Congratulations on making it this far! Even if it may not feel like it, you've already learned a ton about CAD. At this point, I'm going to start backing off a bit on some of the tutorial steps and allow you to use what you know to create parts of models. I will still walk you through the workflow from start to finish, but you may have to figure out how to create a certain sized cylinder, for example. Remember, if you run into any issue at all, I'm here to help! Just throw @mrJeffTeaches a message, and I'll get back to you as soon as possible.
Here, I'll be walking you through creating some tires and wheels for our robot. The path doesn't appear to be too rocky, and I would like to reach the castle as quickly as possible, so my tires will be based on car tires.
Creating the Wheel
Remember how that introduction said something about me backing off a bit? Here's a perfect place to start! Create a solid cylinder that's 25mm in diameter, and 10mm in height. Be sure to place the center of your cylinder on the origin. Hint: you know various ways to do this (extrude/revolve/etc. ). I created mine on the YZ plane, if you would like to follow closely.
Creating the Tire
Well, we already have the most basic wheel possible, but it certainly won't work very well for driving our robot. Let's add a tire so that we can grip the road better.
On your browser bar, expand the item labeled "Origin." Now, mouseover every item inside of it and watch how they highlight. We're looking for a workplane that is perpindicular to the flat face of your wheel. In my model, this would either be the XY or YZ planes:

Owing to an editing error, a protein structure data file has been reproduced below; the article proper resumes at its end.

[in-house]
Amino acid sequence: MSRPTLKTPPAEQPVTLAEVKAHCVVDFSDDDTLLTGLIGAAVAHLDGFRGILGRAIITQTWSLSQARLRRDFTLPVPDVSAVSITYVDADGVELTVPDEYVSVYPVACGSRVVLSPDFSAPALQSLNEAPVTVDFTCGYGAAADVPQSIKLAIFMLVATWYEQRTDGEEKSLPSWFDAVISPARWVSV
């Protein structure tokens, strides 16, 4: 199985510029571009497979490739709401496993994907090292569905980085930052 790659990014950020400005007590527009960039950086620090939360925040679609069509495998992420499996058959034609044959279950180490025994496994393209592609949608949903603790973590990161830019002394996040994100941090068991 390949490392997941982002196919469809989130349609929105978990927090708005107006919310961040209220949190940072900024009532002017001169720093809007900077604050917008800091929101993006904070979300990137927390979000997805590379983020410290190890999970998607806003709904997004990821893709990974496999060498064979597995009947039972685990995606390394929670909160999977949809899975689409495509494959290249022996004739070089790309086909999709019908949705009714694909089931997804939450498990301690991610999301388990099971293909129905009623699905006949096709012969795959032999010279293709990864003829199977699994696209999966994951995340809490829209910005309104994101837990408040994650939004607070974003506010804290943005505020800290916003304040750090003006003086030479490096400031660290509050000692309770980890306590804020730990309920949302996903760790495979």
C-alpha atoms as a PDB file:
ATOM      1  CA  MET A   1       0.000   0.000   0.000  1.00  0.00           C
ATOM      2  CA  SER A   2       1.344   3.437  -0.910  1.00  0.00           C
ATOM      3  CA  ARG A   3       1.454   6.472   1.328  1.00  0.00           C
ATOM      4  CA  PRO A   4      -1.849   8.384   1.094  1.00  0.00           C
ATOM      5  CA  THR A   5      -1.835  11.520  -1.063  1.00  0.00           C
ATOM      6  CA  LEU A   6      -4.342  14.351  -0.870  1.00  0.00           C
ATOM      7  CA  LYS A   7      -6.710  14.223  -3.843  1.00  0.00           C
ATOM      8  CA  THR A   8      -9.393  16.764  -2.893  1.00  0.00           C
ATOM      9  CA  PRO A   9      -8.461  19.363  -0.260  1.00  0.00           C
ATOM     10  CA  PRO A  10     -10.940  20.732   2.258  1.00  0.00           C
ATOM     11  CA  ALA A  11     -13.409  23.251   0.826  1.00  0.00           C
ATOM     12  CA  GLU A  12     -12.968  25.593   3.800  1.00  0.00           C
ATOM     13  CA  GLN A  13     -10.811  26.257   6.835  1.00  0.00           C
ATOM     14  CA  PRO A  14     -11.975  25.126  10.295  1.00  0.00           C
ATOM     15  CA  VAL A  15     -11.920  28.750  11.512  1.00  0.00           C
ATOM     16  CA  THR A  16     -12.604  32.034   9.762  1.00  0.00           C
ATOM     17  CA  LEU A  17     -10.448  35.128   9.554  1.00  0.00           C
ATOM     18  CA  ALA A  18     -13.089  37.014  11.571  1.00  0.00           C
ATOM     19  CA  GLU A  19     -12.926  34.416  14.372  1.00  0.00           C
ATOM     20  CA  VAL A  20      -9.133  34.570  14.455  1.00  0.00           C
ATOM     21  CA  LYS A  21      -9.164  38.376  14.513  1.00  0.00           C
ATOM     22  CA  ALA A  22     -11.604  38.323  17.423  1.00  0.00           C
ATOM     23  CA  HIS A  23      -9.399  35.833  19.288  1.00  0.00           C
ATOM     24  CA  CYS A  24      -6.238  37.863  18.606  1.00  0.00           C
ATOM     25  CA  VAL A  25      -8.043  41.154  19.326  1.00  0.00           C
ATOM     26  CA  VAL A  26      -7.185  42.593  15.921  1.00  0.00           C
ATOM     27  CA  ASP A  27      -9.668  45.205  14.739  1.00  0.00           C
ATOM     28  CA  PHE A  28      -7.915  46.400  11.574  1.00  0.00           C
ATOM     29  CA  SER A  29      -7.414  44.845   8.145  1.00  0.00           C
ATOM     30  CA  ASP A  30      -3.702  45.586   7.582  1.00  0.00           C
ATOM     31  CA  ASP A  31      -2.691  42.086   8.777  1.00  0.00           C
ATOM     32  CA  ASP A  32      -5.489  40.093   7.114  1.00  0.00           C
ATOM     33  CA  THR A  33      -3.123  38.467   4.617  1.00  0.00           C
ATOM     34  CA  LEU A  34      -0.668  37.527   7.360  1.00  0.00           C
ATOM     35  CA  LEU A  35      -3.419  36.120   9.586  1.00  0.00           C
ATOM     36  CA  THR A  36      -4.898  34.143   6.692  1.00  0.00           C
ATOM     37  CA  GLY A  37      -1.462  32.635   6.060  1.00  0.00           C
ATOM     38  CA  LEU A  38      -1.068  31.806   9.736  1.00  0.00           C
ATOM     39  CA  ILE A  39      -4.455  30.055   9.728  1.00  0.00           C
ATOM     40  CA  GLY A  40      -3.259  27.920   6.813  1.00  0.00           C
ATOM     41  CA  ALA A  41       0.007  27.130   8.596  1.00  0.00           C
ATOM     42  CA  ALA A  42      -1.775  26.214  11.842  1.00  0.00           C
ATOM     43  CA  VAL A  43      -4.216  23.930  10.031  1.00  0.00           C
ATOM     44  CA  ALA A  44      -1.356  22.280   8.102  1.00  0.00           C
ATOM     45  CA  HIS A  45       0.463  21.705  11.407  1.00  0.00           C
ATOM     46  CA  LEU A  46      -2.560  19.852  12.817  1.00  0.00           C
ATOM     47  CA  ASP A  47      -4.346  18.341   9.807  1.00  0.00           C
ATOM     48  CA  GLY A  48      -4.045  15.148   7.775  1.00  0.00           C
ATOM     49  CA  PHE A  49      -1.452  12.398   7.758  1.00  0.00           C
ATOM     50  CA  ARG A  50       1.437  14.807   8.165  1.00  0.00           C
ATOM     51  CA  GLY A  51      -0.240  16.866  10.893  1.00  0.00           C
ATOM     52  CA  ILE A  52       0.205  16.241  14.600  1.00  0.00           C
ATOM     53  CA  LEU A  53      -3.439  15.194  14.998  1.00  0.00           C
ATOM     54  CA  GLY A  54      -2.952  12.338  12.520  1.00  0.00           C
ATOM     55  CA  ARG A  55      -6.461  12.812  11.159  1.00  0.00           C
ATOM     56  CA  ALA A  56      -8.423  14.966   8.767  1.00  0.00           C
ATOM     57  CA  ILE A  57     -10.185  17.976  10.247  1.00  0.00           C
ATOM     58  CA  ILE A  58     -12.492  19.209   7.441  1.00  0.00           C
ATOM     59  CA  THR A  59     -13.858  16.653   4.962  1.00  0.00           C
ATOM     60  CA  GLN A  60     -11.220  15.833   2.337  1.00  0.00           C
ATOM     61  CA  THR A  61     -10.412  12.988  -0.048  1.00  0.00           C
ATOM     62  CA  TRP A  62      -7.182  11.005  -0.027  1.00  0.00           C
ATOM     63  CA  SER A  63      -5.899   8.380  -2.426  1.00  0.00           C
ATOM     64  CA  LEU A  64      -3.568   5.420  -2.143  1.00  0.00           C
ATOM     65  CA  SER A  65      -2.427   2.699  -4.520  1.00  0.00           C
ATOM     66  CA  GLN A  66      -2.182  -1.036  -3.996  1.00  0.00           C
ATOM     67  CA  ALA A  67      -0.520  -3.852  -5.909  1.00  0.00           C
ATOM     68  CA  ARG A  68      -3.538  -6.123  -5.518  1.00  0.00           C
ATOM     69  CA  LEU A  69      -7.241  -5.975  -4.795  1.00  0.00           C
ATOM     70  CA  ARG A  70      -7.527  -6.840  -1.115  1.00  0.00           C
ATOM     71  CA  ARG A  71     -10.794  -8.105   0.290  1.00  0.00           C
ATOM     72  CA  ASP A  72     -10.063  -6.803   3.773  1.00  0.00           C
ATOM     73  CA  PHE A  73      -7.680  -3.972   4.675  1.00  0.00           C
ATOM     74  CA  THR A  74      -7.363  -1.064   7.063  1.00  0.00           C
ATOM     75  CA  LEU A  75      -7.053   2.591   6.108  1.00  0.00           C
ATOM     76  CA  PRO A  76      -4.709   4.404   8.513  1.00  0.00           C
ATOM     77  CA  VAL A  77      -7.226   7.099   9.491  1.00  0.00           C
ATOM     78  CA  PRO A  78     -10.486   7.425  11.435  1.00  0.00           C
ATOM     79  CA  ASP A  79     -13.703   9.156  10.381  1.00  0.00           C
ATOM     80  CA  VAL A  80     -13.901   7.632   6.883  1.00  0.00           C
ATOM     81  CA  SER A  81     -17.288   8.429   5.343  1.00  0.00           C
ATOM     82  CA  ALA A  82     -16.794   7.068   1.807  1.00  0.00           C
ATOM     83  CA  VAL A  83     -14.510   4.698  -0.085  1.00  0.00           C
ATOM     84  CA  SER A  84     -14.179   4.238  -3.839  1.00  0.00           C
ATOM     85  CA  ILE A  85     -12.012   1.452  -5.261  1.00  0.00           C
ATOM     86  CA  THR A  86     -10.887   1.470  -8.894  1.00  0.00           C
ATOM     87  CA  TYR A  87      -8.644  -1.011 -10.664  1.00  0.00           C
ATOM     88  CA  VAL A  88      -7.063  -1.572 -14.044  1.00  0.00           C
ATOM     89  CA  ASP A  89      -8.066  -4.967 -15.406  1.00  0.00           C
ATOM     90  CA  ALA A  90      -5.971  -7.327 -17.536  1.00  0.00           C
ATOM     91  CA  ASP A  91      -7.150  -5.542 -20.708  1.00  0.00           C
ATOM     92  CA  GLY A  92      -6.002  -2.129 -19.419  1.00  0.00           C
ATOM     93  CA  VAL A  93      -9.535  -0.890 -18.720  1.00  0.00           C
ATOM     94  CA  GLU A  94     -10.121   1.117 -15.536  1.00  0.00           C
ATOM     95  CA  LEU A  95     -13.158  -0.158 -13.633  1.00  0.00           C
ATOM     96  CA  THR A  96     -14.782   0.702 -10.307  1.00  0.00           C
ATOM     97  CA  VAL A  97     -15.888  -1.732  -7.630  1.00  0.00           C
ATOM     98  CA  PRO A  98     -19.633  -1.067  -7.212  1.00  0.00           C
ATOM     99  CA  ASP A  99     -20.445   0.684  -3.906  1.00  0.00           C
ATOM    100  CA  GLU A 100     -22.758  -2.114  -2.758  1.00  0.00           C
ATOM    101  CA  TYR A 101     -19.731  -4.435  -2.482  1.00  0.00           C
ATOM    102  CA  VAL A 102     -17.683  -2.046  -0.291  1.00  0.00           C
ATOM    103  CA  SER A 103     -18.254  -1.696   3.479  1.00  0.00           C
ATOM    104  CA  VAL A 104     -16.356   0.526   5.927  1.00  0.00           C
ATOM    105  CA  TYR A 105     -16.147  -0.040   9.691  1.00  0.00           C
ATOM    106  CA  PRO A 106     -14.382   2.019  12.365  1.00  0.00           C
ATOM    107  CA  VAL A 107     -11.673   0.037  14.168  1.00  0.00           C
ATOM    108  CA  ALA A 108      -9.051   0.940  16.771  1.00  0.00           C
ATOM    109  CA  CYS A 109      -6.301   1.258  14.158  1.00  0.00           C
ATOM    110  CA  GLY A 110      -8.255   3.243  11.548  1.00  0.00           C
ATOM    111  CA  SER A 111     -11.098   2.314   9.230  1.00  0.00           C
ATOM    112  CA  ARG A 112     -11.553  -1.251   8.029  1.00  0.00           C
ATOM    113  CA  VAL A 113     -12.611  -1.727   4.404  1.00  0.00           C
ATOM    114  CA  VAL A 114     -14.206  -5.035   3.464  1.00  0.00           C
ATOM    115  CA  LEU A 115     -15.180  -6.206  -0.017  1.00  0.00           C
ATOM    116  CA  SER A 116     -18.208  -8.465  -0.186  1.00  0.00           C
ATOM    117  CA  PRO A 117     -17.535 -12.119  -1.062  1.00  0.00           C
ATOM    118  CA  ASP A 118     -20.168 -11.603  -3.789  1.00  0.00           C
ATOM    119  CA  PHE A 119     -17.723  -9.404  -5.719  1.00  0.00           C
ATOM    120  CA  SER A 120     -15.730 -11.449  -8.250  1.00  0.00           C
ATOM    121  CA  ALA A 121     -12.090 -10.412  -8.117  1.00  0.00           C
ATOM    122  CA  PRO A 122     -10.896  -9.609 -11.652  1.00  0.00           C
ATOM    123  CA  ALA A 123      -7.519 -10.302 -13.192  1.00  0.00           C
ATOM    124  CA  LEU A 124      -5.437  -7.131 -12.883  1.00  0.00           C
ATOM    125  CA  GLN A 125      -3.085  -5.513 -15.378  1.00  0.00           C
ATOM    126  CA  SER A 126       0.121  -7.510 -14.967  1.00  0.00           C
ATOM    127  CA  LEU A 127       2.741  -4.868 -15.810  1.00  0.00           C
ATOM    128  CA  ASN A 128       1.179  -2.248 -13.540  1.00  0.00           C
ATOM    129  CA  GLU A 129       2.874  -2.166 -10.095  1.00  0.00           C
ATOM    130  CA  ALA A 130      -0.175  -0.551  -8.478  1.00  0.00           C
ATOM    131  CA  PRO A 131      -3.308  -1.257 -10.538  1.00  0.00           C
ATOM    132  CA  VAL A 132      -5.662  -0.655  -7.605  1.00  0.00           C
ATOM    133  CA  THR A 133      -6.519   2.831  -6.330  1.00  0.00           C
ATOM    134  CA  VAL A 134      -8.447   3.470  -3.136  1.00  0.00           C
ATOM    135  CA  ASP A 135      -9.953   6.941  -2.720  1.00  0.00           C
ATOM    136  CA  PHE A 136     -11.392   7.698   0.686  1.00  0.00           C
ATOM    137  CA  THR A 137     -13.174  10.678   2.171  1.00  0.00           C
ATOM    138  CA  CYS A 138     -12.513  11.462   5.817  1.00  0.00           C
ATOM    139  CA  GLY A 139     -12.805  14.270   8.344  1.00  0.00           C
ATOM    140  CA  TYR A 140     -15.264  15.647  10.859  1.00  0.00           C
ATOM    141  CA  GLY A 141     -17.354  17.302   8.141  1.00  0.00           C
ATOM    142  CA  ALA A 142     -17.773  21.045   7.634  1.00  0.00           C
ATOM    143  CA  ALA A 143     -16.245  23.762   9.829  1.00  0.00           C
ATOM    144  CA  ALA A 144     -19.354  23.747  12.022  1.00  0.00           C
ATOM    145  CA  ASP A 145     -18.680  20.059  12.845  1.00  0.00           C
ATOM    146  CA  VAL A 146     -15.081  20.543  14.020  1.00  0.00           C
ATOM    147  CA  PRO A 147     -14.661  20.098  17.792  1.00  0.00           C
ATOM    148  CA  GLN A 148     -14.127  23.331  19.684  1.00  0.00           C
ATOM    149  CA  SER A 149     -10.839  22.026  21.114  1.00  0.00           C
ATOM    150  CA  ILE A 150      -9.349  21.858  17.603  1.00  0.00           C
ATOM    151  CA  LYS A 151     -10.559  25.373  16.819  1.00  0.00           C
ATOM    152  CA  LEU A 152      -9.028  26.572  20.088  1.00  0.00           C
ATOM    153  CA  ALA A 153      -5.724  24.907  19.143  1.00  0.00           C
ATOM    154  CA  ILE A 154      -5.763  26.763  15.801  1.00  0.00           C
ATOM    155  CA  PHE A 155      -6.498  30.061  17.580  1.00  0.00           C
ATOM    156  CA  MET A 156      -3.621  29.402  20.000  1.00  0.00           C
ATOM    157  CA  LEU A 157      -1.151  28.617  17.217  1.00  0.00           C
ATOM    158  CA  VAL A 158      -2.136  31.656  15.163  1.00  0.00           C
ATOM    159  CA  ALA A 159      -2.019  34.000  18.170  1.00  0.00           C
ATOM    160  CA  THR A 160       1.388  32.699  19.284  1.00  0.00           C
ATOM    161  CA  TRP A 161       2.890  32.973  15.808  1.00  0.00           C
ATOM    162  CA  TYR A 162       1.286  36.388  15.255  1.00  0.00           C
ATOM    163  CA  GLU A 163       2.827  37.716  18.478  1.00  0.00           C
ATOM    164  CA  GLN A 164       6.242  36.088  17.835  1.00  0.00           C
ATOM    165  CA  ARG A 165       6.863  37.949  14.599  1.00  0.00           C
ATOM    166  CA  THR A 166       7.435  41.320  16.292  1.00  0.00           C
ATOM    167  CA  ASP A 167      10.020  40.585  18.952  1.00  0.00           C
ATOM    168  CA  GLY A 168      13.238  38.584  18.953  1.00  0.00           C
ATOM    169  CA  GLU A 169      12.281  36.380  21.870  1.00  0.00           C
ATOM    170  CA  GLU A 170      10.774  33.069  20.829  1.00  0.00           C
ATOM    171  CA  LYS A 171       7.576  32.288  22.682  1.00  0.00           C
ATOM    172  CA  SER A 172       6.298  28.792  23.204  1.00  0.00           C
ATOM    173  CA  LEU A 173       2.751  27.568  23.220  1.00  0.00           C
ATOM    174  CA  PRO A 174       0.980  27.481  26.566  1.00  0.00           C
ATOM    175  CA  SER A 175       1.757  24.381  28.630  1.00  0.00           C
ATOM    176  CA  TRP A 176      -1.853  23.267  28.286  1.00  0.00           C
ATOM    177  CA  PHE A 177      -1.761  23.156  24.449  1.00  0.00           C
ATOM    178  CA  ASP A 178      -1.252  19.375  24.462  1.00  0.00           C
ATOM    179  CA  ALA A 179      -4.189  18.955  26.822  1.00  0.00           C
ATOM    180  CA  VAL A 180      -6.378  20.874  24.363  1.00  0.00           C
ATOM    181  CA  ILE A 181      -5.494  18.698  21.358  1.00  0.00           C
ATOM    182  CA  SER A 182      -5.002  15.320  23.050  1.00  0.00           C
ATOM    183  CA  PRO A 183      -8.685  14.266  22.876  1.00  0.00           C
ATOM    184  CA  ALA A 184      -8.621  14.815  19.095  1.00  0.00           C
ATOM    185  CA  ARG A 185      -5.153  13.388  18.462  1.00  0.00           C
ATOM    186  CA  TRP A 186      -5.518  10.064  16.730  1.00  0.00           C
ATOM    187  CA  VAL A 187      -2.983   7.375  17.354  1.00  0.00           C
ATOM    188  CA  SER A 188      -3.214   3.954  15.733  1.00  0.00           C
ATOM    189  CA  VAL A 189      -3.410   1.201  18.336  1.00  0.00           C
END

Create a new sketch on one of those planes by clicking on "New Sketch" and then the plane from the browser bar. The sketch should now be going directly through the middle of your wheel. Fusion has a nifty feature that allows us to hide all geometry between the sketch plane and our viewport. Check "Slice" on the sketch palette on the right side of your screen. You should now see something similar to this:
If you were to rotate your view a bit, you'd see everything on one side of the sketch plane has been hidden. This is a very useful feature, as it allows us to sketch within existing parts. Now, we would like to use this existing geometry in order to create our tire. To do this, press P on the keyboard, or go to Sketch, followed by "Project / Include" and finally "Project." Project takes the outline of your existing shape, and creates lines as if it were a 2D sketch. On the popup project panel, select "Bodies" and then click on the object in your sketch. You'll see it outline in a shade of pink, meaning that it's been projected onto your sketch, and you can now snap drawings to it.
Make sure to snap your lines to the top corners of your wheel, and then draw a rough shape similar to this:
Now, use the dimension tool to accurately size your shape as follows. There are two 70 degree angles, and a 1mm height.